Friday, February 14, 2014

Publishing Industry News (Part 1)

Publishing industry news for 1/25-2/13/14. 3 weeks this time, due to vacation! Broken into two parts, because it'll be long--part 2, news, tomorrow; today will focus on industry blogs.

Industry Blogs:

QueryTracker's Publishing Pulse for 1/31, 2/7, and 2/14.

Nathan Bransford's The Past Few Weeks in Books for 2/7.

On QueryTracker, Sarah Pinneo explains the contemporary Young Adult genre--what the POV usually is, who the narrators usually are, and other major genre identifies. Ash Krafton talks about the self-publishing or legacy publishing debate and her take on it. Angela Ackerman talks about the Do's and Don'ts of Twitter DMing (hint: don't spam). Rosie Genova offers advice in advance of conference season on what to do and not to do at writers' conferences.

On Writer Beware, we discover that scandal-ridden WinePress Publishing has closed its doors. And remember vanity publisher Publish America? It's now name-hopped to America Star Books. And speaking of name-hopping, Albee Agency PR/Sandpiper Publicity adds Magnus Publicity to its names--all of which you should be wary of, as Strauss points out various instances of dubious claims and spam-style tactics. She also begins a series of posts about author information databases, aimed at helping prevent books from being labeled orphan works by connecting books with author names.

Kristine Kathryn Rusch continues her discoverability series: Part Between 7 and 8: Understanding types of readers; Part Eight: Passive marketing; Part Nine: blogs and guest blogging.

Agent Kristen Nelson suggests that UK contracts are as important as US contracts for US authors. Be careful to read the fine print.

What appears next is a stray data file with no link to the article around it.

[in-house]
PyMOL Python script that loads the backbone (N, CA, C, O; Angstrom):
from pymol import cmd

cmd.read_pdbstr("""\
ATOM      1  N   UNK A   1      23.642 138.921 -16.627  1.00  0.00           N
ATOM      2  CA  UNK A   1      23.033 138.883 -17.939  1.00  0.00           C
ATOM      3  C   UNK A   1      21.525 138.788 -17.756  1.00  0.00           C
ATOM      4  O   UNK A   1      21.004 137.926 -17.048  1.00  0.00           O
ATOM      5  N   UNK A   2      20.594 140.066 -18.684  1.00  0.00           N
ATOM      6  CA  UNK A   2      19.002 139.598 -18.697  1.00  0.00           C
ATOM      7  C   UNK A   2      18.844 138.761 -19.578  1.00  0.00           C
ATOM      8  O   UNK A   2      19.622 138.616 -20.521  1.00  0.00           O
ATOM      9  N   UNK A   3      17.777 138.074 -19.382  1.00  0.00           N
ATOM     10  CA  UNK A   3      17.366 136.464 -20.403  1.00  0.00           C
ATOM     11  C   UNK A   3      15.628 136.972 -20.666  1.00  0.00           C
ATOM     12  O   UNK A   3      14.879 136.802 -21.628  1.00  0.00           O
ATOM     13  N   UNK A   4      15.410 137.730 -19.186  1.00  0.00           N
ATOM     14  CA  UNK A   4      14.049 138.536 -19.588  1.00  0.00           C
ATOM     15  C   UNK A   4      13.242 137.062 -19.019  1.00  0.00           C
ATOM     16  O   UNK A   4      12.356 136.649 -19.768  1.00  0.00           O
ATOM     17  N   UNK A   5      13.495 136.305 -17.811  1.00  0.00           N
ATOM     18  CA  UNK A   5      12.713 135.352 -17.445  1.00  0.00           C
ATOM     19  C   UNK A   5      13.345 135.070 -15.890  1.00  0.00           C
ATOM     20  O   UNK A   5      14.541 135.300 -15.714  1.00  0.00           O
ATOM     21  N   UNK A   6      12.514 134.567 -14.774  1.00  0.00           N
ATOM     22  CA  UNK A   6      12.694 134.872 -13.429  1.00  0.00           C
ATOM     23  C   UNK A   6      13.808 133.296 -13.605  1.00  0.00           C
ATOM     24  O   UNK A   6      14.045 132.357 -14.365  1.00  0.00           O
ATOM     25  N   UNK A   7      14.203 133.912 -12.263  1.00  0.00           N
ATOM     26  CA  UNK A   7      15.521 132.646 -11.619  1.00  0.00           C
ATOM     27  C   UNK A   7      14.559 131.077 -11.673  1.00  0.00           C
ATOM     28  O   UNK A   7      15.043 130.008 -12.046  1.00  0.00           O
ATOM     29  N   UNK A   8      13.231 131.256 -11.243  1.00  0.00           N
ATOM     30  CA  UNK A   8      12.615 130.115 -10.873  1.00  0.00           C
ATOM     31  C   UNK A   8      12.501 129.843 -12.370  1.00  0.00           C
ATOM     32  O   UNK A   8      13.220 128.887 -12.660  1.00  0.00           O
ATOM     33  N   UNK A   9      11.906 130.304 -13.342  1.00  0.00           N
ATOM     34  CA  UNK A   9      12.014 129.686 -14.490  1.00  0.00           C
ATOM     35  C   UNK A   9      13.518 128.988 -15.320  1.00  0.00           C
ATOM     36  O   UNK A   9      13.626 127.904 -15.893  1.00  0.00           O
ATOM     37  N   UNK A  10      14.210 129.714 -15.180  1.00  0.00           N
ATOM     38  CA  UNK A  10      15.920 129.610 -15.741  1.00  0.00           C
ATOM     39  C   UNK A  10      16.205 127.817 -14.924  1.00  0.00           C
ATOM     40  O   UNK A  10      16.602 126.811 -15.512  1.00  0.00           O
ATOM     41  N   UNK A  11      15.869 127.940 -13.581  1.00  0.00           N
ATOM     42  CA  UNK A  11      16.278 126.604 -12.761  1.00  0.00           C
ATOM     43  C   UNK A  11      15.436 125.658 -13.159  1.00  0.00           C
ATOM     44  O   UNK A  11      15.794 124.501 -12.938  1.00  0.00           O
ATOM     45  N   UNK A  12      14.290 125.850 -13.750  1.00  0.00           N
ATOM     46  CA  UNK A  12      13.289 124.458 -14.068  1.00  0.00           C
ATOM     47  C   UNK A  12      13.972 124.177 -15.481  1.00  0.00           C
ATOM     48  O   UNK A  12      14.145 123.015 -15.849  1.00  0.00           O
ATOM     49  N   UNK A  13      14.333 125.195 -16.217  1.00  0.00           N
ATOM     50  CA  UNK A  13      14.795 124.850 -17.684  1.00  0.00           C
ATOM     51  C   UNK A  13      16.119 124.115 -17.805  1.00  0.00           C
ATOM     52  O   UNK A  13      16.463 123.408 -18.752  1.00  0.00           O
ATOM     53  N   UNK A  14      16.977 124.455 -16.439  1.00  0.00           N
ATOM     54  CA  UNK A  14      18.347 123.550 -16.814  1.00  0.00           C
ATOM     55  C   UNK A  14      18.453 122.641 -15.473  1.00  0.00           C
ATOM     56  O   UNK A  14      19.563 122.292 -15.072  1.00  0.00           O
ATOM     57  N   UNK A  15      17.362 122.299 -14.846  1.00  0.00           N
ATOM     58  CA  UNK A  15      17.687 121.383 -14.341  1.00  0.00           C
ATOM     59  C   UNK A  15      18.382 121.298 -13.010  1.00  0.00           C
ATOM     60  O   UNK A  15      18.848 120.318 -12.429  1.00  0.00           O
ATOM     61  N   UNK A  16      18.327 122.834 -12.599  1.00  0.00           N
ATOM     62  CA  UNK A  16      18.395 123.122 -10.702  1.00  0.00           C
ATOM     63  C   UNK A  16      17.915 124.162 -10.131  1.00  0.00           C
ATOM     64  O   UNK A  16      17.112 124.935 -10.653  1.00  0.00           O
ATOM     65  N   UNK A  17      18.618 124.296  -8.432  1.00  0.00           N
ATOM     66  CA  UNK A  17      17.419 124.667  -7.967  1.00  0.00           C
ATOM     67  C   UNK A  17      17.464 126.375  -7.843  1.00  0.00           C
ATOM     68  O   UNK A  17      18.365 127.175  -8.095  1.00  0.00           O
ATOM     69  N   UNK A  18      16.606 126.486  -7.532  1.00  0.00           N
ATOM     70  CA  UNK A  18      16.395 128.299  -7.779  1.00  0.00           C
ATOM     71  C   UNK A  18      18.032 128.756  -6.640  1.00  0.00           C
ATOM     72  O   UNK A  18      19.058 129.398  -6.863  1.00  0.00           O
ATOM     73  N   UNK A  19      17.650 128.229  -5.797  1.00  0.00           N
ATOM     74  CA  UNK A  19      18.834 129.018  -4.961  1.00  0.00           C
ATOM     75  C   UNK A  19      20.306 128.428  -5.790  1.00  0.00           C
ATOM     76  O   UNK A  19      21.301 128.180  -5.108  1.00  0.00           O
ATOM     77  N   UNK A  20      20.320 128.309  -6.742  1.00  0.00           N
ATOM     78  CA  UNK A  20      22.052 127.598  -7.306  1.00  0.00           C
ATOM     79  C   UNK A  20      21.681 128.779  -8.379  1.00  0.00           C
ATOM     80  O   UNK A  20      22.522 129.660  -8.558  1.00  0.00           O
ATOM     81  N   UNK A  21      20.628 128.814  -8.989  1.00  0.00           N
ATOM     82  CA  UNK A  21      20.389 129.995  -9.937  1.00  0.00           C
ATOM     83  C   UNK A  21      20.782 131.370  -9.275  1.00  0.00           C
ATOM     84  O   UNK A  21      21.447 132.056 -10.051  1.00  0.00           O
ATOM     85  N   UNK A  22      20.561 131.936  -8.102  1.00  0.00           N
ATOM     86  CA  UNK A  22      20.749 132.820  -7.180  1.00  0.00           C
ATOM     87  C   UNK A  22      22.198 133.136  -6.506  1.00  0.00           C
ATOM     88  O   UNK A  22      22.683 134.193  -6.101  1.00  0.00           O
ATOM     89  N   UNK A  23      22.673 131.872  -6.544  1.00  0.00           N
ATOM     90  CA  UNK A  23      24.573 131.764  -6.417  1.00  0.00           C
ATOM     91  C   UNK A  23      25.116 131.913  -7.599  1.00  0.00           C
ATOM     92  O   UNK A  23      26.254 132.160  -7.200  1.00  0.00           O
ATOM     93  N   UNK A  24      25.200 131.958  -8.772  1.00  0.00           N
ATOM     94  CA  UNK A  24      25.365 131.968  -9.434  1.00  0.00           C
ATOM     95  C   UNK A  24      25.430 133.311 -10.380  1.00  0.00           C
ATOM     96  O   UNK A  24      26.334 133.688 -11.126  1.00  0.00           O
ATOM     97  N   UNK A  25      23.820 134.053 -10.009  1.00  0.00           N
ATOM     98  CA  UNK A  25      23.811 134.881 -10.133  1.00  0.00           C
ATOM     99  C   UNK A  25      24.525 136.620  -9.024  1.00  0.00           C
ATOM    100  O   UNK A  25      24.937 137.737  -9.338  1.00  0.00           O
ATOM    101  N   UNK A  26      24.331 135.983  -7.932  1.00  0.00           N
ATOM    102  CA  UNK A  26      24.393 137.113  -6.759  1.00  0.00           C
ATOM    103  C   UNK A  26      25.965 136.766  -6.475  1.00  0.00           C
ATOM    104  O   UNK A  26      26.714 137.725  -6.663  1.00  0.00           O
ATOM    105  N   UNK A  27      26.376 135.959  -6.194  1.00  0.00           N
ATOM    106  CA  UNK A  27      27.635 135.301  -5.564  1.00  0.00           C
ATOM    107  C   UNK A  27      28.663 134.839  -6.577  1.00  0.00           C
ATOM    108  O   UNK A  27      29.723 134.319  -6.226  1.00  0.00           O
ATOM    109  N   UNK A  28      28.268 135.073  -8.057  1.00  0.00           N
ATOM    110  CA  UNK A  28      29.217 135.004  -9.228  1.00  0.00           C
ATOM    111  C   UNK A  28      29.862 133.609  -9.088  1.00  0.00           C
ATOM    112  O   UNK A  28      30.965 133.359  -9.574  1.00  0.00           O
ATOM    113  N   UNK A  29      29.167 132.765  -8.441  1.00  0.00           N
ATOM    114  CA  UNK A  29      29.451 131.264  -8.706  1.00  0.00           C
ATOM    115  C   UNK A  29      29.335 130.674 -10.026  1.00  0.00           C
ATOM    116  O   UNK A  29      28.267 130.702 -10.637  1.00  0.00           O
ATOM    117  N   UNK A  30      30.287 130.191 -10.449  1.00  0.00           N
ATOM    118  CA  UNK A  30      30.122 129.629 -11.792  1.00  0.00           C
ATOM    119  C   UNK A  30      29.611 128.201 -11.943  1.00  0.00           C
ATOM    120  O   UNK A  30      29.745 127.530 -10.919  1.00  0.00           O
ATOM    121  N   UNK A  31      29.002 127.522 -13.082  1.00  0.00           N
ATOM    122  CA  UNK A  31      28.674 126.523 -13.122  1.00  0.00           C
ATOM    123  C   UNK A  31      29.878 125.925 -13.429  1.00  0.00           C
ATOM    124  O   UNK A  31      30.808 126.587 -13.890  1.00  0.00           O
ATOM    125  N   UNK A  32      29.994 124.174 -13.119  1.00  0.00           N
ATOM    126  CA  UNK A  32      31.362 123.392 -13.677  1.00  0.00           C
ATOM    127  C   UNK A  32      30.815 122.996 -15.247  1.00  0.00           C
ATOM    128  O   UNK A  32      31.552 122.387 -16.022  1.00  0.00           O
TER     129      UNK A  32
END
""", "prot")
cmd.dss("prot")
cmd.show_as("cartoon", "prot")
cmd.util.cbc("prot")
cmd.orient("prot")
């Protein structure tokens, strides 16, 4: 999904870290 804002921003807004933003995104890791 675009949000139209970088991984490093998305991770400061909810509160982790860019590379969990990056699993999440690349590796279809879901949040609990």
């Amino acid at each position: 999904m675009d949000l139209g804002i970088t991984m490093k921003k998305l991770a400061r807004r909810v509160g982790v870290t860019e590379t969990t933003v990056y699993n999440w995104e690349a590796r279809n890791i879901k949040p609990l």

Agent Rachelle Gardner offers advice. Are you worried about someone stealing your ideas? If so, be vague when describing them; but really it's not worth the blood pressure to worry in the first place. Two writers with the same idea will make two very, very different books. She also advises on how to treat your muse like a puppy to max out your creativity and avoid writers' block.

And Agent Janet Reid answers questions. An agent assured me all agents wanted all writers to hire editors before ever querying and provided me a contact for her own editing group; is this correct/ethical? (No. You may choose to hire an editor after rejections, but it's not step one of querying. Agents should definitely not refer you to editors, especially those giving them kickbacks, before accepting you. Plus more issues here...) If my protagonist doesn't have a name, how do I handle it to avoid first-person queries? (Give them a name for the query, or look at how some other authors with nameless narrators handled the problem.) What's the line between promotion and spam on Twitter? (One promo for every 10 tweets, no more, or you're edging towards spam.)

More questions answered by Reid: Can I upload my book to Kindle while I'm querying? (Uploading to Kindle is by definition publishing your book. If you're not trying to self-publish, don't upload to Kindle. If you're querying agents, you shouldn't have already published the book. Therefore, no.) Is it okay to tweet your agent/any agent with questions? (No. Twitter is a public discourse. Don't have a private conversation in public.) Should I create a web page for my unpublished book with its cover, etc, while I'm querying, or should I wait for the publisher to announce my book? (If it's unpublished, it doesn't have a cover. The publisher doesn't "announce" your book. If you design a web page now, it should not be about an unpublished book.) How do I handle revise & resubmit queries after it's been revised? (Reid explains.) An agent requested my book based on two different pitches in unrelated pitch events. What do I do? (Mention it in the query, and congrats on interesting her twice.) If I want to be an intern at a literary agency, can I send my resume to those that haven't posted job openings? (Sure, but it's not likely to get you a job.)

Writers Write offers some current news: Want to buy audio books? Overdrive (partnering with libraries) will only be lending audiobooks in MP3 DRM-free format, ditching the old WMA (Windows Media Autio) option that was locked with DRM. And JK Rowling is suing the Daily Mail for libel after they ran a story saying she accused a church group of harassing behavior, when the article she published that was referenced in the Daily Mail's story actually praised the group for their help and support.

The second half of the post, Publishing News, will be up later! Until then, happy Valentine's Day!

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